Lubrication of Titanium Alloys under Conditions of Bulk Plastic Deformation

  • J. T. Berry
  • M. H. Pope
  • N. Misra

Abstract

Forming of titanium alloys, especially at room temperature, presents considerable difficulties due to a tendency to adhere to the tooling. The high frictional forces combined with the high yield strength and limited ductility of these materials at room temperature practically necessitates forming at elevated temperatures. There thus exists a need for developing new lubricant systems for the forming of titanium alloys at temperatures above 300F. It is well established that friction contributes not only to the forming loads but also to work-piece surface quality and to tooling deterioration. In view of these effects the authors have been most active on the development of lubricants suitable for warm forming operations over the last three years.

Keywords

Titanium Alloy Solid Lubricant Friction Test Ring Deformation Lubricant System 
These keywords were added by machine and not by the authors. This process is experimental and the keywords may be updated as the learning algorithm improves.

Preview

Unable to display preview. Download preview PDF.

Unable to display preview. Download preview PDF.

References

  1. 1.
    J. Newman, Talk at Region 1 Symposium of SME, Grumman Aircraft Engineering Corporation, University of Bridgeport, Connecticut, 1967.Google Scholar
  2. 2.
    S. Paterson, “Precision Cast Hot Sizing Dies”, S.A.E. Paper 660645, 1967.Google Scholar
  3. 3.
    P. Partridge, Met. Review, Vol 12, 1967, p. 118.Google Scholar
  4. 4.
    A. Churchman, Proc. Roy. Soc., Vol. 226, Series A, 1954, P. 216.Google Scholar
  5. 5.
    F. Rosi, C. Dube and B. Alexander, AIME J. Metals, Vol 5, 1953, p. 257.Google Scholar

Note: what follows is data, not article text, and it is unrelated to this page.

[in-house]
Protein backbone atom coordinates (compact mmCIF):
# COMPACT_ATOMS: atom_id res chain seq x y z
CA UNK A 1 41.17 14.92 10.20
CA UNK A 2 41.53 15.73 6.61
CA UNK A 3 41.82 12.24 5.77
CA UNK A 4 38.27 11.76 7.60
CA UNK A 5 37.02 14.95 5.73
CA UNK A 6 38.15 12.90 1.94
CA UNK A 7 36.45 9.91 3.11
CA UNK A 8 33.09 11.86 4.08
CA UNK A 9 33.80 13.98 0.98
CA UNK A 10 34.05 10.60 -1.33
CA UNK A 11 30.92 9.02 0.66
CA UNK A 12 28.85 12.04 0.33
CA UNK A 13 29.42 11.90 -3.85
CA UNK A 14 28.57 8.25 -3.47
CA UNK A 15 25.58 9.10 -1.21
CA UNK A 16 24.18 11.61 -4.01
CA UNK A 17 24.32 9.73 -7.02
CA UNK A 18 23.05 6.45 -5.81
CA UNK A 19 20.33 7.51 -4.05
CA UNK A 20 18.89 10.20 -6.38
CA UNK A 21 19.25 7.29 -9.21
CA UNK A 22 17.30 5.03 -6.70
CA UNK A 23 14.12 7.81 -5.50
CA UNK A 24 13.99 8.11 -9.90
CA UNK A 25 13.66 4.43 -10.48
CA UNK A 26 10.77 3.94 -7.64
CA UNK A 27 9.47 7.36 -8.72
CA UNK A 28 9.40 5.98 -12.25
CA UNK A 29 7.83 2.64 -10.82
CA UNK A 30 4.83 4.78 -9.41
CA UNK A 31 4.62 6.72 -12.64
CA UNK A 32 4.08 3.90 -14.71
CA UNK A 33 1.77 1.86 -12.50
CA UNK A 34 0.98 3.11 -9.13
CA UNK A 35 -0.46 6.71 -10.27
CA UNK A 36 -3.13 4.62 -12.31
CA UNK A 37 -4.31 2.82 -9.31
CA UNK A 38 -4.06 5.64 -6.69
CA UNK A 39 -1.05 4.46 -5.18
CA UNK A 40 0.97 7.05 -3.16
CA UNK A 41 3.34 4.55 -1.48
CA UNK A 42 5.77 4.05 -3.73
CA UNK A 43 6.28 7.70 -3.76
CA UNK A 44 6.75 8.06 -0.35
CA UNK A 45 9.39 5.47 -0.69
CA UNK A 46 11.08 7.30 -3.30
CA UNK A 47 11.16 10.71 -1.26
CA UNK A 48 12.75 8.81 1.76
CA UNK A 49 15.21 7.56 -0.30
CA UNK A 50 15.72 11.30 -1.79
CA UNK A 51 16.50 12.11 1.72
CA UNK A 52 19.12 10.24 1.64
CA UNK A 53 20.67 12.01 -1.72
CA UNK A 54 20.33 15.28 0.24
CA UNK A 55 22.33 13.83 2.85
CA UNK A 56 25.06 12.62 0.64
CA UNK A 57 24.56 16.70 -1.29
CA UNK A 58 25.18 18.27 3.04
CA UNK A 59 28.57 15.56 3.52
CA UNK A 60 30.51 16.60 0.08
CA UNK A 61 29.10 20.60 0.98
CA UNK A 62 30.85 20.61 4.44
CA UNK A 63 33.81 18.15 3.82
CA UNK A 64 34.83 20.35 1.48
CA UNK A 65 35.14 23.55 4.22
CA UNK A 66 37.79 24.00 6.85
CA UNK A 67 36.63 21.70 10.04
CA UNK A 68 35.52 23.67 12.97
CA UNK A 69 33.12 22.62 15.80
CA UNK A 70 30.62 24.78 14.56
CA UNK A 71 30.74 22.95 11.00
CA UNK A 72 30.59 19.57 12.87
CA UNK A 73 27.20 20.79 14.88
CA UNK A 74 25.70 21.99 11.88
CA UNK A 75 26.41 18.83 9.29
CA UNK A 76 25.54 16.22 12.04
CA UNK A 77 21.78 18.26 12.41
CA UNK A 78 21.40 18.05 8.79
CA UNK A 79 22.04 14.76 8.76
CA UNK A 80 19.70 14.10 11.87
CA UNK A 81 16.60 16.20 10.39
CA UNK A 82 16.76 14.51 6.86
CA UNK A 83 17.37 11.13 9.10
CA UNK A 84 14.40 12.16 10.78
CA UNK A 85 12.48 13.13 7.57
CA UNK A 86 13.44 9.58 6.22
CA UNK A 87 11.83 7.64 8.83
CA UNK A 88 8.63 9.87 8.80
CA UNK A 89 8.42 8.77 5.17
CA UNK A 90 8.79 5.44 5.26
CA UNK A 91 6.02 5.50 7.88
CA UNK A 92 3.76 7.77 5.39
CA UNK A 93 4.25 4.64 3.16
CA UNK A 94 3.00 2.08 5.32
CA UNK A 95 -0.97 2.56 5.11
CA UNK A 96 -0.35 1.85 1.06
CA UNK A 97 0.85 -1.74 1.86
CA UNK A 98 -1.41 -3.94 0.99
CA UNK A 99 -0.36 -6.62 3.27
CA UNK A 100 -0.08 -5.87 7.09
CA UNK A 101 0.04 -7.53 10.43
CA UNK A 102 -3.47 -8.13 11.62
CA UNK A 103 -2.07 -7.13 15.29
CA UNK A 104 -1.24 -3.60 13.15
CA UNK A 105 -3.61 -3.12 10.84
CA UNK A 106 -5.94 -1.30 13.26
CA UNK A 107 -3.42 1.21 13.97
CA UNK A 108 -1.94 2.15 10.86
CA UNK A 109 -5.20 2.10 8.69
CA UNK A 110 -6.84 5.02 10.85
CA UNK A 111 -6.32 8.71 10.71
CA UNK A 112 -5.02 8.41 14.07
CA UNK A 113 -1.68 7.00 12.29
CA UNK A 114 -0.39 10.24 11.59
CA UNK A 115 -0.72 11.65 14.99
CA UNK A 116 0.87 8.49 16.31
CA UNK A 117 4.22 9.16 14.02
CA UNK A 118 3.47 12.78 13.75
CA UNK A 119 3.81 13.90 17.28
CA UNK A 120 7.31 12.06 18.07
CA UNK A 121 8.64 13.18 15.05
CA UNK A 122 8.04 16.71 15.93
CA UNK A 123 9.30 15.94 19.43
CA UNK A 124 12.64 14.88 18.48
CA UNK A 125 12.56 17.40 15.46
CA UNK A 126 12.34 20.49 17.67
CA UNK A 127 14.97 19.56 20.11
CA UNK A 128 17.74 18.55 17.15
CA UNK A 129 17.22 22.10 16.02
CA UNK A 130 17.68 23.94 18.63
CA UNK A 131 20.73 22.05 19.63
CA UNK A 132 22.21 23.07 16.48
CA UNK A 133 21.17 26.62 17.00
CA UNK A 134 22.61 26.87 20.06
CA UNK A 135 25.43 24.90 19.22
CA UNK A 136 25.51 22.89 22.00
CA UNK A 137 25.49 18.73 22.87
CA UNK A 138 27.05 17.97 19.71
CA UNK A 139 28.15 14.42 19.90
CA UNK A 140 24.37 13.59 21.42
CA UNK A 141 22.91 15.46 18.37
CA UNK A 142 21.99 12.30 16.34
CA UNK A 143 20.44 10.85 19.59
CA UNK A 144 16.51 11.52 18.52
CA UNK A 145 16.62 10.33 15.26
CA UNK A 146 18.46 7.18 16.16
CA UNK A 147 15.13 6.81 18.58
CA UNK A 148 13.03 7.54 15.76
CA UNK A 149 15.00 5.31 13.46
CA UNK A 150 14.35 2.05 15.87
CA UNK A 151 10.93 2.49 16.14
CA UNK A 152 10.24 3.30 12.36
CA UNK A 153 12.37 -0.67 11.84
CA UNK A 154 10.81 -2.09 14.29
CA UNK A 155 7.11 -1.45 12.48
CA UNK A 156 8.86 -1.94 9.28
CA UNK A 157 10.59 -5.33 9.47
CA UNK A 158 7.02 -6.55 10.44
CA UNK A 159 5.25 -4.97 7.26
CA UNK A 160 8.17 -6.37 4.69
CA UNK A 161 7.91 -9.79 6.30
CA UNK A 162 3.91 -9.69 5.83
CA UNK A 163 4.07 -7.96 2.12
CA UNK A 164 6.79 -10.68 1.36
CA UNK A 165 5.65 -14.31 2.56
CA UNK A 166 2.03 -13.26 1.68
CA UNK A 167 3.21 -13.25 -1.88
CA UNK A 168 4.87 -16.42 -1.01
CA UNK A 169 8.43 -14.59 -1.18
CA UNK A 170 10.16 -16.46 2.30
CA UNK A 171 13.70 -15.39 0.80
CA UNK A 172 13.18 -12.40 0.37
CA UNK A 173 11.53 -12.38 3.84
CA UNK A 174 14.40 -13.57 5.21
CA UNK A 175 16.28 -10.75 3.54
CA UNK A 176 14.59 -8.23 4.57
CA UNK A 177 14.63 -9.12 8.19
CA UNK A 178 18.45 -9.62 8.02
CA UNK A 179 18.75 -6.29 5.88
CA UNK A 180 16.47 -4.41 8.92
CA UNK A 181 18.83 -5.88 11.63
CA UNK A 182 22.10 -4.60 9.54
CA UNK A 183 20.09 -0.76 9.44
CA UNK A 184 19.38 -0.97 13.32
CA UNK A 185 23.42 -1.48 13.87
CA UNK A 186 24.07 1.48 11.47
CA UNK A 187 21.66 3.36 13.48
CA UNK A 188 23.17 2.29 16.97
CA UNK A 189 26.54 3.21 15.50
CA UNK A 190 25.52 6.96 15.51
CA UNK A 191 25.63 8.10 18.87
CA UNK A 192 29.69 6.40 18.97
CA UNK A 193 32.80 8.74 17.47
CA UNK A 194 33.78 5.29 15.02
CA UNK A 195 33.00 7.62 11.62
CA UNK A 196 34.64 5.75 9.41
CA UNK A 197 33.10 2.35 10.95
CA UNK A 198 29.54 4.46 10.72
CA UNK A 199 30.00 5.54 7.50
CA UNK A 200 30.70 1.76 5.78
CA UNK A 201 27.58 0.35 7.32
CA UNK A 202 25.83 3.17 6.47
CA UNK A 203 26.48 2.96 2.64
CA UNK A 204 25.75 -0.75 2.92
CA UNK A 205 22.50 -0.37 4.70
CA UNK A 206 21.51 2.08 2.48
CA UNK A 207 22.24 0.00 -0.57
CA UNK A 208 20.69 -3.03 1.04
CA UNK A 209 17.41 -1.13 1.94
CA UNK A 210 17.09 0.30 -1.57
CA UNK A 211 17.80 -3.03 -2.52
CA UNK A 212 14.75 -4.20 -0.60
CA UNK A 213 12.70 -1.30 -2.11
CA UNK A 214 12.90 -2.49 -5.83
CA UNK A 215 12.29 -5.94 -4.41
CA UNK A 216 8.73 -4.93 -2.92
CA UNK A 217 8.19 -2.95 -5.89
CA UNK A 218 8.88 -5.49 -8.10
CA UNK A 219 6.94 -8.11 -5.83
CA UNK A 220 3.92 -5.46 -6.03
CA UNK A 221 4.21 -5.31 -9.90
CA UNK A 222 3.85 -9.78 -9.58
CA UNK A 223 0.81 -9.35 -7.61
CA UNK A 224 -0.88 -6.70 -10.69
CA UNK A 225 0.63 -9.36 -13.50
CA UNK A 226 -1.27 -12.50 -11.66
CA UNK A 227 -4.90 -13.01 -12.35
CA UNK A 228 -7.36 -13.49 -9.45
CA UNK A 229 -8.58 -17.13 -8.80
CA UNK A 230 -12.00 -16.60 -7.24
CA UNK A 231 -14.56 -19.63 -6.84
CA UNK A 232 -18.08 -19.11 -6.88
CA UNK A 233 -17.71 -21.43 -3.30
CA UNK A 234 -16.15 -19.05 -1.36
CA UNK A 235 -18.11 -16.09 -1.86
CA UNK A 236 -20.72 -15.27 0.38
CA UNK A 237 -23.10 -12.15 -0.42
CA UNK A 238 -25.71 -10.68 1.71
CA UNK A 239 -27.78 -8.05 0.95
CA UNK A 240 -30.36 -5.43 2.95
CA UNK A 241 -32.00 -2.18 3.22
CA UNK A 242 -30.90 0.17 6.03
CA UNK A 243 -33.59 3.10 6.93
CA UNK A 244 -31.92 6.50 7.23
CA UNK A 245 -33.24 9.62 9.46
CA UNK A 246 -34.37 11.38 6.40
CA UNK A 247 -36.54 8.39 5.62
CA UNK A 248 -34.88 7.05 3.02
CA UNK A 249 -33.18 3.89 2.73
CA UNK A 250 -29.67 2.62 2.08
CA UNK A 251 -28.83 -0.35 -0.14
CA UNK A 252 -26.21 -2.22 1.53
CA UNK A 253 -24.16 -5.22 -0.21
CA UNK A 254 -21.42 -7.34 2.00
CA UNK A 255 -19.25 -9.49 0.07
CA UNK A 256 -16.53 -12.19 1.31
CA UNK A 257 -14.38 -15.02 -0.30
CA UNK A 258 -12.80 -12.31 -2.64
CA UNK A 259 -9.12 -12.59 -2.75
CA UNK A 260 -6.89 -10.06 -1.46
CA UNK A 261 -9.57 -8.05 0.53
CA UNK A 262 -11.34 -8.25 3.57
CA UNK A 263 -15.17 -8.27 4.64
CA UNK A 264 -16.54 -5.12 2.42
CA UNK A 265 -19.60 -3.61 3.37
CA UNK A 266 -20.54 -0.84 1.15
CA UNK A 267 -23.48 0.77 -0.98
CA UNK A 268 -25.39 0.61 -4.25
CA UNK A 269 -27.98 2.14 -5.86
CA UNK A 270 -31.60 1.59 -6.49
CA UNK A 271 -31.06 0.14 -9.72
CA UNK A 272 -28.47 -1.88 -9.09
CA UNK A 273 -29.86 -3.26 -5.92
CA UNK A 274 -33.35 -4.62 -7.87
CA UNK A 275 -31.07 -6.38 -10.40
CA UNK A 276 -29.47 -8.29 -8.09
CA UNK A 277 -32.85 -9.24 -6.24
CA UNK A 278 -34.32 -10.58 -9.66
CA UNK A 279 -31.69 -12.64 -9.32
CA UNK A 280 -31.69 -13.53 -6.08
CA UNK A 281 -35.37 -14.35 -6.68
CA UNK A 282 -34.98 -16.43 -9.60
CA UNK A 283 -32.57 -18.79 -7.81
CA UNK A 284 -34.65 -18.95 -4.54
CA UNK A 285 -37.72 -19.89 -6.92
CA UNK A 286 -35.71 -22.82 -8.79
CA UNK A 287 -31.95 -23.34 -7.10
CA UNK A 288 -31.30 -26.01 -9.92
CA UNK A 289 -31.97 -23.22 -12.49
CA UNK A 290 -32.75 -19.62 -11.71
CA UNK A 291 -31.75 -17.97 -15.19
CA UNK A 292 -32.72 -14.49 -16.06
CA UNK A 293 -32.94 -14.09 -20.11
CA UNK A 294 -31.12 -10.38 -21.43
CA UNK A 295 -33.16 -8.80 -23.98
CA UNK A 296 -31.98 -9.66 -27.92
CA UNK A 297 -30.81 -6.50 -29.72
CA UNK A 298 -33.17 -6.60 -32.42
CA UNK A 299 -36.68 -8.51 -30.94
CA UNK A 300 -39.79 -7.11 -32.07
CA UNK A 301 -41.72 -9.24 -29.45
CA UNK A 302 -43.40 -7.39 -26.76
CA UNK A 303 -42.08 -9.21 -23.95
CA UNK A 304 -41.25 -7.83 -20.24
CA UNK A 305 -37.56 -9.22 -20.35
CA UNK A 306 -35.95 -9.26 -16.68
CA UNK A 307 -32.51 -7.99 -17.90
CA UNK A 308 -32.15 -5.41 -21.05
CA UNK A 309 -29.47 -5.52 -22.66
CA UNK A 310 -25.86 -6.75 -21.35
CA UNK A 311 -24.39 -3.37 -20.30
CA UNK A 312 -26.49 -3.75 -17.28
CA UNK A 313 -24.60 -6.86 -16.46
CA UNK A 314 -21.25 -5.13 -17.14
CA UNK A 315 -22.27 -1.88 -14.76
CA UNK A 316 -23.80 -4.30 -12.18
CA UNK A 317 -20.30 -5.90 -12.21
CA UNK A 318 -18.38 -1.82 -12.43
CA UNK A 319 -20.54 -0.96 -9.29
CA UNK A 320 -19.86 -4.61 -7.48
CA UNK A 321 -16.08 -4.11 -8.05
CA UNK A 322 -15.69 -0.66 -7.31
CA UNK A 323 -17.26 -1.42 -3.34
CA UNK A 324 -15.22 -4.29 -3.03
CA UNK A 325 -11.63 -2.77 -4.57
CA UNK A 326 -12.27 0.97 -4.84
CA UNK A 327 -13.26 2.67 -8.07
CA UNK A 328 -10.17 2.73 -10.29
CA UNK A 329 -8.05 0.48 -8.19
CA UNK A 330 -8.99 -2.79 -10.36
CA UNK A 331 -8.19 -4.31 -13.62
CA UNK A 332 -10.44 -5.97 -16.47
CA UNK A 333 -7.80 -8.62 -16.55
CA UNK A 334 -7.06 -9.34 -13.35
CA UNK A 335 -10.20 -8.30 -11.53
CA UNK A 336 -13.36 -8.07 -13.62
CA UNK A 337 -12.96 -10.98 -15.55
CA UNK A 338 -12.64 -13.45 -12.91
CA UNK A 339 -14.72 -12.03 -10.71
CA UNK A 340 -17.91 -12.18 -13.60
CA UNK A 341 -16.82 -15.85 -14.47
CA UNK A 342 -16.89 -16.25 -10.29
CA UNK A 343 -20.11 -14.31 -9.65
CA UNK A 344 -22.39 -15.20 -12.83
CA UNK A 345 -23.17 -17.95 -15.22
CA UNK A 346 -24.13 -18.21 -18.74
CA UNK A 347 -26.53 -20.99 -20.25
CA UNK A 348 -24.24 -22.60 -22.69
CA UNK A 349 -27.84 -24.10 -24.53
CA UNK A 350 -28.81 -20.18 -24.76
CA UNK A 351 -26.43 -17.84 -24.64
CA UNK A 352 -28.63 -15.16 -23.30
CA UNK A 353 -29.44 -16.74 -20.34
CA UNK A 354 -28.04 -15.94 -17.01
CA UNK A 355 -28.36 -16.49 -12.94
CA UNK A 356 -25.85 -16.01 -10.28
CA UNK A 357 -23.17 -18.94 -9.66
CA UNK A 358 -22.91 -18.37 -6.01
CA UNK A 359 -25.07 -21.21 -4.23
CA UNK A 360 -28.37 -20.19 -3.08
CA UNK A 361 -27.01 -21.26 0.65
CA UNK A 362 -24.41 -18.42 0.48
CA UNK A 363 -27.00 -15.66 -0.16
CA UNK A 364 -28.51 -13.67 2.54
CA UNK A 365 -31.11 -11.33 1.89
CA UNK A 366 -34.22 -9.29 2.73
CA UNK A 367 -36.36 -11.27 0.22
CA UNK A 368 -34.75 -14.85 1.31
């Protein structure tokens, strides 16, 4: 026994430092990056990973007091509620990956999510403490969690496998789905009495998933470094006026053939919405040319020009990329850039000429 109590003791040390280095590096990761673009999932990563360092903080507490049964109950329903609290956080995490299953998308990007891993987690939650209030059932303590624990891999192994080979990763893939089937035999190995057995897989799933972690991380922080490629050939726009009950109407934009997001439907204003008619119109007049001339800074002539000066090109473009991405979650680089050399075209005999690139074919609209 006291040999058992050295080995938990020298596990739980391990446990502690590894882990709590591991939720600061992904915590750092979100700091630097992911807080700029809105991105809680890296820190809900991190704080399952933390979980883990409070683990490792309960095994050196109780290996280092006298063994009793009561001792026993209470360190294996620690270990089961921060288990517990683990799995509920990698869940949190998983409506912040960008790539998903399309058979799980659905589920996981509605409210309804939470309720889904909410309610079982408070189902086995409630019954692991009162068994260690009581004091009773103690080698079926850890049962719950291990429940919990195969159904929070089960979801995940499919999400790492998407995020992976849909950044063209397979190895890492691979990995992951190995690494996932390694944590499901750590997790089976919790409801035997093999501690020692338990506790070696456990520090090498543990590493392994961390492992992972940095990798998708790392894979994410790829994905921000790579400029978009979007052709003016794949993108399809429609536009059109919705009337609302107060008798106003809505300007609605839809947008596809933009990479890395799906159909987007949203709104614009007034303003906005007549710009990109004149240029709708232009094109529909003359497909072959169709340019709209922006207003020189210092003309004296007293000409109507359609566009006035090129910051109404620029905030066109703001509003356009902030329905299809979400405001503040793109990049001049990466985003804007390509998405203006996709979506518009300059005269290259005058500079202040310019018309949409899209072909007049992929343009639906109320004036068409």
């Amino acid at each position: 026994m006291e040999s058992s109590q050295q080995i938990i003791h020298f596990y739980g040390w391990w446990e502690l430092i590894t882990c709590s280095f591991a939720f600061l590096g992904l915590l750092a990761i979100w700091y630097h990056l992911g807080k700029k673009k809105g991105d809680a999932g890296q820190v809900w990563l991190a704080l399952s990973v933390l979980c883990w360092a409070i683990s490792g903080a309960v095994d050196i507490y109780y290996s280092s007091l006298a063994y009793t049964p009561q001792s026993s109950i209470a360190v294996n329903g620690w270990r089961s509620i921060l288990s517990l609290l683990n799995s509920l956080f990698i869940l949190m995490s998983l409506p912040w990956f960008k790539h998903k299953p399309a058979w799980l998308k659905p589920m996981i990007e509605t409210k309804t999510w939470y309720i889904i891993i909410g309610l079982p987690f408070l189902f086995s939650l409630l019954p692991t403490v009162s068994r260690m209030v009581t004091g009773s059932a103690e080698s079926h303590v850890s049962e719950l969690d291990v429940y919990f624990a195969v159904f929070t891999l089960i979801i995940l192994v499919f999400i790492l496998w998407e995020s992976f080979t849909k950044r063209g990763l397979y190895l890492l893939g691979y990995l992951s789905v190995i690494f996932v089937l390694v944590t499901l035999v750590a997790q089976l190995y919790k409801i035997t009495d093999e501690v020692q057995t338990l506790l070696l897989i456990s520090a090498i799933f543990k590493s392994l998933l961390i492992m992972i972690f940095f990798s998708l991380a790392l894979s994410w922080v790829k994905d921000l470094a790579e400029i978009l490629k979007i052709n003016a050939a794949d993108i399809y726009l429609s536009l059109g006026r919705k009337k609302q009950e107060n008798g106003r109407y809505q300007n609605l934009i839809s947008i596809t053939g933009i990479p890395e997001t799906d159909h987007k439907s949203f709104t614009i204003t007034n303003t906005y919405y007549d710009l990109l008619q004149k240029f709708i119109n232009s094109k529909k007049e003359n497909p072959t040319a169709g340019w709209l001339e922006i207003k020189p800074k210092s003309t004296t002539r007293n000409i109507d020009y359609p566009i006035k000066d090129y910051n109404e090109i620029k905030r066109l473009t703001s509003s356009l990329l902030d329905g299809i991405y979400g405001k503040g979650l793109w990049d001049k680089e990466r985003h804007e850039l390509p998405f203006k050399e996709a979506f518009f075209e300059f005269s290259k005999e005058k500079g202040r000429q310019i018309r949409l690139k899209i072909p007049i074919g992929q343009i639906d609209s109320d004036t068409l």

6. 6.
    E. Mitchell and P. Brotherton, Jnl. of Inst. of Metl., Vol 93, 1964–65, p. 278.Google Scholar
  7. 7.
    R. Ray and J. Berry, Jnl. of Engg. for Industry, Trans. ASME Vol. 92, Series B, 1970, D. 412.Google Scholar
  8. 8.
    J. Berry and M. Pope, AIME Symposium “ Metal Forming: Interrelation Between Theory and Practice”. 1970 pub. by Plennum.Google Scholar
  9. 9.
    J. A. Newnham and J. A. Schey, Jnl. of lu b. Technology, Trans. ASME, Vol 91, 1969, p. 351.Google Scholar
  10. 10.
    J. A. Newnham, and J. A. Schey, Contract No. NOW-66–0503d, Final Report, August 31, 1967.Google Scholar
  11. 11.
    D. Buckley, and H. Johnson, WEAR, Vol 11, 1968, p. 405.CrossRefGoogle Scholar
  12. 12.
    J. A. Schey (editor), “Metal Deformation Processes; Friction and Lubrication”, Marcel Dekker, 1970.Google Scholar
  13. 13.
    F. P. Bowden and D. Tabor, “The Friction and Lubrication of Solids” - Part I, Oxford University Press, 1950.Google Scholar
  14. 14.
    H. Kudo, Proc. of the 5th Japanese National Congress on Applied Mechanics, 1955, p. 75.Google Scholar
  15. 15.
    B. Avitzur, “Metal Forming: Process and Analysis”, McGraw-Hill, 1968.Google Scholar
  16. 16.
    A. T. Male and M.C. Cockroft, Jnl. of Inst. of Metals, Vol. 93, 1964–65, p. 38.Google Scholar
  17. 17.
    M. H. Pope, M.S. Thesis, University of Bridgeport, 1969(June).Google Scholar
  18. 18.
    N. Misra, M.S. Thesis, University of Vermont 1972 ( Feb.).Google Scholar
  19. 19.
    M. Pope and J. T. Berry, “The Prediction of Press Loads in Deep Drawing with Various Conditions of Lubricant at Elevated Temperatures.”, submitted for publication Jnl. of Eng. for Industry, Trans. ASME, 1972.Google Scholar

Copyright information

© Springer Science+Business Media New York 1973

Authors and Affiliations

  • J. T. Berry
    • 1
  • M. H. Pope
    • 1
  • N. Misra
    • 1
  1. 1.Mechanical Engineering DepartmentUniversity of VermontUSA

Personalised recommendations